Sex Education empowers and informs with season two

Aoife McMahon

Otis, Maeve, Eric and all our beloved characters from Netflix’s hit show “Sex Education” returned to our screens on January 17th. After the colossal success of the first season, the second season was much anticipated by the fans of what has been suggested to be Netflix’s best original show.

As you might remember, the last season ends with late bloomer Otis, played by Asa Butterfield, finally being able to masturbate, so naturally this one starts with him becoming obsessed with it. The first few minutes of the show make for uncomfortable watching as Otis deals with his newfound sexual urges.

This echoes the start of the previous season, as that too opened with an intensely sexual scene. These scenes reminded the viewers that a show called “Sex Education” isn’t going to be for the faint hearted and you should think twice about watching it with your parents.

The character development in this season is to be applauded. Nearly every character matures as their storylines progress. This is not limited to the main cast but also the secondary characters.  This is true for Lily, the somewhat nerdy band girl, who in the first season was obsessed with having sex, grows to accept herself and her virginity. Similarly, Jackson realises there is more to life than swimming and that sometimes you have to stand up to your parents.

This season also sheds more light on the LGBTQ+ community as we are introduced to Florence, who opens up to Jean, Otis’s sex therapist mother played by the wonderful Gillian Anderson, about how she doesn’t feel normal because she has no sexual desires.

In the truly touching scene, Jean informs her that she is normal and tells her about what it means to be asexual. Ola, who starts the season as Otis’ girlfriend discovers she is pansexual and Adam, after years of bullying Eric for being gay, finally admits to being bisexual.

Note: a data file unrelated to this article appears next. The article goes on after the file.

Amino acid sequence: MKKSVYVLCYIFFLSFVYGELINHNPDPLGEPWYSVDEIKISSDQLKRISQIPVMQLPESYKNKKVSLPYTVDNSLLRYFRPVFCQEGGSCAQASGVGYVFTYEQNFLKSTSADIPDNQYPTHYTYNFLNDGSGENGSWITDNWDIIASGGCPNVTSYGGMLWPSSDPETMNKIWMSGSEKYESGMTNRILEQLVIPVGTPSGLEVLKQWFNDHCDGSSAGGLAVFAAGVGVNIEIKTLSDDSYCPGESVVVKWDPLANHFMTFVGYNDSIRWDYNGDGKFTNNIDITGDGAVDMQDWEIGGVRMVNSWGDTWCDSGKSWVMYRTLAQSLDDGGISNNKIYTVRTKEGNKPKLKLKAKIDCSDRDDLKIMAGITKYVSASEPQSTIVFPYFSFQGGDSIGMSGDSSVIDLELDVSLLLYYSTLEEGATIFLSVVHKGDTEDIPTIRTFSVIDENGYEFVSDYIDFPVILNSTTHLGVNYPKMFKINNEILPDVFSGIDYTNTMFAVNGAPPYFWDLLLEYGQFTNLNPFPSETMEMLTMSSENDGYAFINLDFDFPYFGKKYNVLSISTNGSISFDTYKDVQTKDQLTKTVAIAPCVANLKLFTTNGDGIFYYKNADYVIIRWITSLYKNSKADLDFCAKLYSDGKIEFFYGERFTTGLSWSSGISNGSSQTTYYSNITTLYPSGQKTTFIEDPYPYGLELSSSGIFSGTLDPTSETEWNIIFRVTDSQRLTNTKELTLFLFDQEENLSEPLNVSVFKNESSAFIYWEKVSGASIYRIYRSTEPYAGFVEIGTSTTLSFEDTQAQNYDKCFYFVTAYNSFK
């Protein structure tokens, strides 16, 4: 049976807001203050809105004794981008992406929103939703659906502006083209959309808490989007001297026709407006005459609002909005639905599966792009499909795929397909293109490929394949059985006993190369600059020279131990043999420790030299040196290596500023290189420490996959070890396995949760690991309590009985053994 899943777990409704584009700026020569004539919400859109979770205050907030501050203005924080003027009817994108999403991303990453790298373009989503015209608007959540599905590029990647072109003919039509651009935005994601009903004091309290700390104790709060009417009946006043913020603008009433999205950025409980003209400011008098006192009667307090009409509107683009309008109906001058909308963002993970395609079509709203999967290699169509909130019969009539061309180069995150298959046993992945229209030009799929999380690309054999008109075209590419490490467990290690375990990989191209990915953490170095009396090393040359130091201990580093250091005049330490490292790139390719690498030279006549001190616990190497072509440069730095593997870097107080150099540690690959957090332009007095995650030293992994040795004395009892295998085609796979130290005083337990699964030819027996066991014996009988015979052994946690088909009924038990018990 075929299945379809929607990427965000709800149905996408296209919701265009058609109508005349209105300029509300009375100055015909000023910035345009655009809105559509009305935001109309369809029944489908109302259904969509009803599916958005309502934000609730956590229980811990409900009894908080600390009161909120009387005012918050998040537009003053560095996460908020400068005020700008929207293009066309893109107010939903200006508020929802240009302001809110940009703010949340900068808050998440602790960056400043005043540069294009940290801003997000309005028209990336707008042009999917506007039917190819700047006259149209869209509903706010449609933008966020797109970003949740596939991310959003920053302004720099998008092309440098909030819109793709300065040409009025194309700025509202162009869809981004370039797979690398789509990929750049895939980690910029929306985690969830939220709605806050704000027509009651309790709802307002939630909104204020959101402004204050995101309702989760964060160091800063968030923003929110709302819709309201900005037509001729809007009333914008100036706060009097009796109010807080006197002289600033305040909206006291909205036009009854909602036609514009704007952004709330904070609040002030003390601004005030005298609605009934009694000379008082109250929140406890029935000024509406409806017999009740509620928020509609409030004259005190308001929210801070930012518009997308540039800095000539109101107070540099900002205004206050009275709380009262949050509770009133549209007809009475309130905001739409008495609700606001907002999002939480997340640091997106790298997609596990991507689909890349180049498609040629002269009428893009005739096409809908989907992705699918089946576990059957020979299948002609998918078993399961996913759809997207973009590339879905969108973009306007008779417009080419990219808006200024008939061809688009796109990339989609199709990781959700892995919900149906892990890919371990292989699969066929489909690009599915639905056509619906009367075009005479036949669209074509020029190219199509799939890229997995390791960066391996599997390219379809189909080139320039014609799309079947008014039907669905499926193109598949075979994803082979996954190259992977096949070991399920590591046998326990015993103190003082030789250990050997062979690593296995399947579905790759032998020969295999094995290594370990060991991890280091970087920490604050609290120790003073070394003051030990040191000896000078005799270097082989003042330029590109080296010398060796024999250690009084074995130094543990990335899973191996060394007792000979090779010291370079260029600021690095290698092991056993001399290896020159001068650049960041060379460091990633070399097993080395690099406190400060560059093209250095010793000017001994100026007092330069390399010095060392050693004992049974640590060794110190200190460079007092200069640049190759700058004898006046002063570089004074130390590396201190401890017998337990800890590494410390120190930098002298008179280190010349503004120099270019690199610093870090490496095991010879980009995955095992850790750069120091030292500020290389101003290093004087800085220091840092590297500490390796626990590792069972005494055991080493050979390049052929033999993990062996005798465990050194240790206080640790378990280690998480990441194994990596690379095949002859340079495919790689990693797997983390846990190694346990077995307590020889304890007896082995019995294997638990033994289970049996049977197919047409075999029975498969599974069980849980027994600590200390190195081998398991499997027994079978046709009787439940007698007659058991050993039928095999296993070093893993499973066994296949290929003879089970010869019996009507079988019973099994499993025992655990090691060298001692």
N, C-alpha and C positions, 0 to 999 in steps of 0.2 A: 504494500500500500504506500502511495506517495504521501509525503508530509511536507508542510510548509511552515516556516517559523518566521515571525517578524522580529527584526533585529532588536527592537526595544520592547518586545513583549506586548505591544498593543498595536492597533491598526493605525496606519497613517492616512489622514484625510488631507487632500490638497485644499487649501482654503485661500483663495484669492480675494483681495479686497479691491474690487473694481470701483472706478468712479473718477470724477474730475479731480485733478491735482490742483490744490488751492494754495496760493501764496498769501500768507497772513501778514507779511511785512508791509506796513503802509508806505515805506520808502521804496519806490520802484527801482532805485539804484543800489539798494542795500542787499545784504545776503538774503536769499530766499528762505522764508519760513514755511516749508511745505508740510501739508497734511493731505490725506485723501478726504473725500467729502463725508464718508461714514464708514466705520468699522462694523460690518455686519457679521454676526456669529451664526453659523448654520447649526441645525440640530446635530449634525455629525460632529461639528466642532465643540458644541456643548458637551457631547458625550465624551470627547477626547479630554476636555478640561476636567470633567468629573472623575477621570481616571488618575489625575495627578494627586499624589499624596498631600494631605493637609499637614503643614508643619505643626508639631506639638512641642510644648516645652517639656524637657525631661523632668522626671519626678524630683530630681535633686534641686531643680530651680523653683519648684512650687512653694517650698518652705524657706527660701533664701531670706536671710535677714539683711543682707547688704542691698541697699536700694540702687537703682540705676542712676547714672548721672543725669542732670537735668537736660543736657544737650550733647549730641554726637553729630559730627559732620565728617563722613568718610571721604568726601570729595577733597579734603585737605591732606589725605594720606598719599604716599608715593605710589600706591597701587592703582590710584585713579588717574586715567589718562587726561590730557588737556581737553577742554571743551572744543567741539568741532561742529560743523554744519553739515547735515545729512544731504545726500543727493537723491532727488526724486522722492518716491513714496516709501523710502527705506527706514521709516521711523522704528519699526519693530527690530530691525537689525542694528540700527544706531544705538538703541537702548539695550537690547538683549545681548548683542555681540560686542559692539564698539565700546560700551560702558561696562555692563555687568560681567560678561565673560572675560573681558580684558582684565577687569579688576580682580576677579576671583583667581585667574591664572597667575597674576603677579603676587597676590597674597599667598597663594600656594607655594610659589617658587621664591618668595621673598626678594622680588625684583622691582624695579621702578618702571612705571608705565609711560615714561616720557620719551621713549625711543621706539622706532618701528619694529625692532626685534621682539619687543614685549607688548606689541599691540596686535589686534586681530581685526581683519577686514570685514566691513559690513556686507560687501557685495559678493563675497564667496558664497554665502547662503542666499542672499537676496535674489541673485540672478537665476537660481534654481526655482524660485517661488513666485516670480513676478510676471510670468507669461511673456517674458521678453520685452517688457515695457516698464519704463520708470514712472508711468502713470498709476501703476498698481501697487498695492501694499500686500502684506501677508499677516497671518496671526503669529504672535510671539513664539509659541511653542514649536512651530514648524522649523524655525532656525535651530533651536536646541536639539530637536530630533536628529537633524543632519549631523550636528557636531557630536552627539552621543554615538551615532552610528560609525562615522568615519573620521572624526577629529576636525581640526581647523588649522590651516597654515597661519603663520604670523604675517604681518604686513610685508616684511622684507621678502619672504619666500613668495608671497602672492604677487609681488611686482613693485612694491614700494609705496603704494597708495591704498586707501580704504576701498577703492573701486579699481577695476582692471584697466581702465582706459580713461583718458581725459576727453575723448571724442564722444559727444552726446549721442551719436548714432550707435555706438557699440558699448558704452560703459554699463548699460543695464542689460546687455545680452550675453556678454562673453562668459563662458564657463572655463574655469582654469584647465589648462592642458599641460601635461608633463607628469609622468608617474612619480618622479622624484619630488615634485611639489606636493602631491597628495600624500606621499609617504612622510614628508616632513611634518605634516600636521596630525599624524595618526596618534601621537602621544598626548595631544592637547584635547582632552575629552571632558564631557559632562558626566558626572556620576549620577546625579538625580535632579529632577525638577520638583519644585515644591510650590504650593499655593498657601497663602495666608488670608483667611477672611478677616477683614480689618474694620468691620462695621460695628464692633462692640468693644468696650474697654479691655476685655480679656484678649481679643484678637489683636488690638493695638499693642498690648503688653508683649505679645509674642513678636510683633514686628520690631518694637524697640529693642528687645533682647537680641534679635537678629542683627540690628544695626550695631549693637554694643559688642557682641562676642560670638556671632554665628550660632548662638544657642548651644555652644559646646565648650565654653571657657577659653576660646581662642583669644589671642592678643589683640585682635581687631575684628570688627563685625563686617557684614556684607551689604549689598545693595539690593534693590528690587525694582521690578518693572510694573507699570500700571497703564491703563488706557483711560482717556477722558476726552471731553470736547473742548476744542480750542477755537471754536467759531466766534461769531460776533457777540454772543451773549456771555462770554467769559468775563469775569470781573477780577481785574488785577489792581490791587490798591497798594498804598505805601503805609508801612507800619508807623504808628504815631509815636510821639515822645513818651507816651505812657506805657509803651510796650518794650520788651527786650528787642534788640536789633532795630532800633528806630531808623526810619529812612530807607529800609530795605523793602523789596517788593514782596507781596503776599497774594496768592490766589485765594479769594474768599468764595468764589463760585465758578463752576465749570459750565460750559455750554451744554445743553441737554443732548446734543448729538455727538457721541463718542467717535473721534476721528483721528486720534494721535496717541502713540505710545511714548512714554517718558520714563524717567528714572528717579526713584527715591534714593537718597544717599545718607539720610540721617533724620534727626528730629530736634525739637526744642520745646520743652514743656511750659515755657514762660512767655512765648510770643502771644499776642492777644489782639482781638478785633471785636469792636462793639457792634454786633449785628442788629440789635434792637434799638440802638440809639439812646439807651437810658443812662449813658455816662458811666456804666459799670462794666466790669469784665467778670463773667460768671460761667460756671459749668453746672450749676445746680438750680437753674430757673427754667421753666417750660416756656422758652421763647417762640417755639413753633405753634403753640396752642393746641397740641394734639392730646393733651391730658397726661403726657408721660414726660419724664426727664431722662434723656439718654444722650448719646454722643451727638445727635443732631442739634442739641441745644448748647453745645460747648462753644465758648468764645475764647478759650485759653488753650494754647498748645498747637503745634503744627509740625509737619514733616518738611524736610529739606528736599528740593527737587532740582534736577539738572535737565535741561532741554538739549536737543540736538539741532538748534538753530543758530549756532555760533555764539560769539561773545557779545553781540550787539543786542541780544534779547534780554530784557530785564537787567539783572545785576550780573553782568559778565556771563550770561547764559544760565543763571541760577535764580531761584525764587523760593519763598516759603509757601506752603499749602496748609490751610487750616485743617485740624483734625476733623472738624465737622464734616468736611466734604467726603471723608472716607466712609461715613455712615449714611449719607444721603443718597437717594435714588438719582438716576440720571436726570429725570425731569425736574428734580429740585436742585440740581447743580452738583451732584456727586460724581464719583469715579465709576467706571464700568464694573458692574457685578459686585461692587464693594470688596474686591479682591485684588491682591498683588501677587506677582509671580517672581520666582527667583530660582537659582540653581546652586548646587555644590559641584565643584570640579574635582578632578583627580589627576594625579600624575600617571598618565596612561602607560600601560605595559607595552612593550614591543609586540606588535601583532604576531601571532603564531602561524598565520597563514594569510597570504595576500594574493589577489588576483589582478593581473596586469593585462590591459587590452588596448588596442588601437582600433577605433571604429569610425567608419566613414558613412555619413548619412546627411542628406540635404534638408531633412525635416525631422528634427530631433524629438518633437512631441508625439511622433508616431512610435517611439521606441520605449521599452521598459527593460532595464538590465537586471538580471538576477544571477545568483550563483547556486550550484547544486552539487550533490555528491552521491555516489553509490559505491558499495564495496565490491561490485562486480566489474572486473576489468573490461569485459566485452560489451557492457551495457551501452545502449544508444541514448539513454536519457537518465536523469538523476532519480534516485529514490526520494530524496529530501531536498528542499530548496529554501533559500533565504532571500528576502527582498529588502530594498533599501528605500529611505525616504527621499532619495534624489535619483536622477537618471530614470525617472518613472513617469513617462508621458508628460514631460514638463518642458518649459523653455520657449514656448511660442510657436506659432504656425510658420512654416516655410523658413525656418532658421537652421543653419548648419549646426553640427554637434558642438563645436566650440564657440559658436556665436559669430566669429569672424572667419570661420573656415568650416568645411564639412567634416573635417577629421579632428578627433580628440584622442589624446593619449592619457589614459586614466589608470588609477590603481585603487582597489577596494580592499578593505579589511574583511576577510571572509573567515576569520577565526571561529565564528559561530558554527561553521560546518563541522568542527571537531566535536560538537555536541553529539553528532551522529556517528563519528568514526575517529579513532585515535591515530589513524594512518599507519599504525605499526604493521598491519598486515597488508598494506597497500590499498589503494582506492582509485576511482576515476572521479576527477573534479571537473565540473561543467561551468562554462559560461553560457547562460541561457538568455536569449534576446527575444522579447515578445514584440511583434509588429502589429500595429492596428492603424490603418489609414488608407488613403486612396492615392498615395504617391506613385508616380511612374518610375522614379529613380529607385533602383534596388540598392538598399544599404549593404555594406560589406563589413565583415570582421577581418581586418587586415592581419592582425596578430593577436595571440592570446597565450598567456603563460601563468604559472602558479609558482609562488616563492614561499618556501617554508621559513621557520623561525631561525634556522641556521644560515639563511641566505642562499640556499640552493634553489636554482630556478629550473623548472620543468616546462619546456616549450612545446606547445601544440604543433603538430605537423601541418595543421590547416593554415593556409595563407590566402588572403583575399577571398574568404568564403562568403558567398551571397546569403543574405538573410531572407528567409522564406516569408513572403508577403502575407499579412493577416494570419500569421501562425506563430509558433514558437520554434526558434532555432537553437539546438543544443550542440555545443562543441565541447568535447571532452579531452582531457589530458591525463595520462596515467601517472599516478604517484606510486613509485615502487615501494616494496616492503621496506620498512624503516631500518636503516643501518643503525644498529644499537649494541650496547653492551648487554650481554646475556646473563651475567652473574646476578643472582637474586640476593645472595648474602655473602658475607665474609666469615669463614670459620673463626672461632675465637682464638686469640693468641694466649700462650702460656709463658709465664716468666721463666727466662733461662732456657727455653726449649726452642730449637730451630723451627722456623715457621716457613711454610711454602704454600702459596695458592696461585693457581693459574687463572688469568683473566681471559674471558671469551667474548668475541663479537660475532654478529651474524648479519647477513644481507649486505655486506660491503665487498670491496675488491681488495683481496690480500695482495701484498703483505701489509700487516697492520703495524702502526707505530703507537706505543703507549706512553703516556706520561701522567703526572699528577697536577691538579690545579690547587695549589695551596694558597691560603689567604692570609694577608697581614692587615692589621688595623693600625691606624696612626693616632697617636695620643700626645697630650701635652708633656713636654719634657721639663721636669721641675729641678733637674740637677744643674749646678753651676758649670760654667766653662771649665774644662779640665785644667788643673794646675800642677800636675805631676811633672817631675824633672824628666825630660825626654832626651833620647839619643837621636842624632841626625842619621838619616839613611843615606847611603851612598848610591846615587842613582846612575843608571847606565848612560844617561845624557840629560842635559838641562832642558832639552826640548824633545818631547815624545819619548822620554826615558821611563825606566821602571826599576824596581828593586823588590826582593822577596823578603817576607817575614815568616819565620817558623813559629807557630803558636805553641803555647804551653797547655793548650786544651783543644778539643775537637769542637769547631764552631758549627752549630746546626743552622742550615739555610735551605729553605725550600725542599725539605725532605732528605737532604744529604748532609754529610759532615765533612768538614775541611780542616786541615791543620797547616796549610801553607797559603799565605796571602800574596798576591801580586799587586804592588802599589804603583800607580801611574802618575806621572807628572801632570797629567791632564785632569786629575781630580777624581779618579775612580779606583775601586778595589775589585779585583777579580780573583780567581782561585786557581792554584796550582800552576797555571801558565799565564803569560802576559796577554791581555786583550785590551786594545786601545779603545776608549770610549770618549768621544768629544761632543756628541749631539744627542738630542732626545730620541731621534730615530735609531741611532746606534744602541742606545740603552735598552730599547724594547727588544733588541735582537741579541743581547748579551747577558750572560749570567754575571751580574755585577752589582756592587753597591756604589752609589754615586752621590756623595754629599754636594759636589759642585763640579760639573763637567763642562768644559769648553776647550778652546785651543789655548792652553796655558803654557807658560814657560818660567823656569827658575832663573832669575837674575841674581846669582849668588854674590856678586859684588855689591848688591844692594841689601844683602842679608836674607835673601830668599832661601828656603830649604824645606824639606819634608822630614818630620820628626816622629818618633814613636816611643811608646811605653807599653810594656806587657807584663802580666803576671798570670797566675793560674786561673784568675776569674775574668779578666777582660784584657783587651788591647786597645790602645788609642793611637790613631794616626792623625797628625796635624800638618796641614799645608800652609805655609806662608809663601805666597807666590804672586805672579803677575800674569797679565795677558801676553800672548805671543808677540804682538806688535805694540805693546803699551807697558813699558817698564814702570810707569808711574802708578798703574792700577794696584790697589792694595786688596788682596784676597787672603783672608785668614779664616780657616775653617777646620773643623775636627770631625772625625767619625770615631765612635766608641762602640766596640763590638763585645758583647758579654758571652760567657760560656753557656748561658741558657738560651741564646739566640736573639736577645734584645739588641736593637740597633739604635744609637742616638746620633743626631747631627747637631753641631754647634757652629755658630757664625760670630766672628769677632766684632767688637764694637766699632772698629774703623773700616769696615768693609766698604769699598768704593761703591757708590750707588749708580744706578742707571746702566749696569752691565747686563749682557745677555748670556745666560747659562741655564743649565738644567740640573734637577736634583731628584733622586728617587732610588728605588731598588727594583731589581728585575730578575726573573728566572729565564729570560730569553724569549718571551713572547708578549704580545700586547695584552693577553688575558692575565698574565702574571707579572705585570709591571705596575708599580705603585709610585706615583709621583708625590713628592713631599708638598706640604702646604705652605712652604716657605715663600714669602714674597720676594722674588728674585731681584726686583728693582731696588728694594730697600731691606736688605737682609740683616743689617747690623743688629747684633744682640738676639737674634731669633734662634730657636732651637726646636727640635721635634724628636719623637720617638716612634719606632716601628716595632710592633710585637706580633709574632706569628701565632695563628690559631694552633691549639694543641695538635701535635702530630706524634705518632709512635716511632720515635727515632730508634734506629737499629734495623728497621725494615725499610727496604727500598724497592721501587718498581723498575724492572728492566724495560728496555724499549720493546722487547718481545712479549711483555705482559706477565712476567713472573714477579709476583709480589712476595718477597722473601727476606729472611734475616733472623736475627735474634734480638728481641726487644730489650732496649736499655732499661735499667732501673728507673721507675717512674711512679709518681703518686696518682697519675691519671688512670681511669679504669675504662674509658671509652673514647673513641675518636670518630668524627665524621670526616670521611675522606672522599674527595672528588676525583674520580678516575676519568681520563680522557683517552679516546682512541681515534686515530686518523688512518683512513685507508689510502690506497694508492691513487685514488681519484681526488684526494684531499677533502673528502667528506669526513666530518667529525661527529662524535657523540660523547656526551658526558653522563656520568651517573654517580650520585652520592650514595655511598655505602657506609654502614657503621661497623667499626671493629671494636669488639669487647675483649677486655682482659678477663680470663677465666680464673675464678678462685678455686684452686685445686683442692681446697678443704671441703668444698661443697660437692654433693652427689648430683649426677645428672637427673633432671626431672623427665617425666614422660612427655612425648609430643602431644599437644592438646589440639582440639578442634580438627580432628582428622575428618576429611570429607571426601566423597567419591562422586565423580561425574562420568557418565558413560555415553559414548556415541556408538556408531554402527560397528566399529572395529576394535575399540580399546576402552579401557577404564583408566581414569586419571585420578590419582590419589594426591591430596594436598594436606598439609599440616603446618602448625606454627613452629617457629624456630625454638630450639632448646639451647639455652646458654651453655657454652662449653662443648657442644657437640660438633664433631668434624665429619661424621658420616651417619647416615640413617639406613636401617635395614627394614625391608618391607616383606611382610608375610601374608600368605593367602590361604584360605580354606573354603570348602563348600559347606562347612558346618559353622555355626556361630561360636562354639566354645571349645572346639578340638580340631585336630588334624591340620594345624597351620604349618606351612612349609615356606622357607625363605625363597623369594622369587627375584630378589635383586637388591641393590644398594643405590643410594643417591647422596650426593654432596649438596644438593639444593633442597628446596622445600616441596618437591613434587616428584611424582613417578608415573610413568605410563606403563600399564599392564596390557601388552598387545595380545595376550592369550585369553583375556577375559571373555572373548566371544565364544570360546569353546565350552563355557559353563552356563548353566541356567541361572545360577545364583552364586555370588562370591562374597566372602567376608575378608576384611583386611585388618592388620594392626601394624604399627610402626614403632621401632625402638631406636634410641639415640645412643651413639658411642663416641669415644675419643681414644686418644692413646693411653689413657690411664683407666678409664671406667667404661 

Eric Effiong played by Ncuti Gatwa, a fan favourite, undergoes a huge growth this season as he experiences what it’s like to be in an openly gay relationship with Rahim and is forced to make the decision between being with him or being in a more hidden relationship with Adam.

This season’s empowering “It’s my vagina” moment comes in the form of the female characters putting aside their differences to help Amy overcome difficulties after she is sexually assaulted in the third episode. This is just one example of the scenes that will make you tear up as beneath all the sex and humour in this show there are genuine emotional stories.

We also get to understand more of the characters’ relationships with their parents. In this season, we see Otis’ emotionally stunted dad, Eric’s supportive family and Maeve’s narcotics addicted mother who Maeve fears becoming like, encouraging her to go back to school and getting rid of her iconic pink hair.

The show gets to the heart of sexual taboos and identity struggles, it will have you laughing one second and crying your eyes out the next. It will reassure you that any unusual sexual thoughts or insecurities are perfectly normal. The second season of “Sex Education” is funny, educational and a must watch.

Aoife McMahon 

Image Credit: Netflix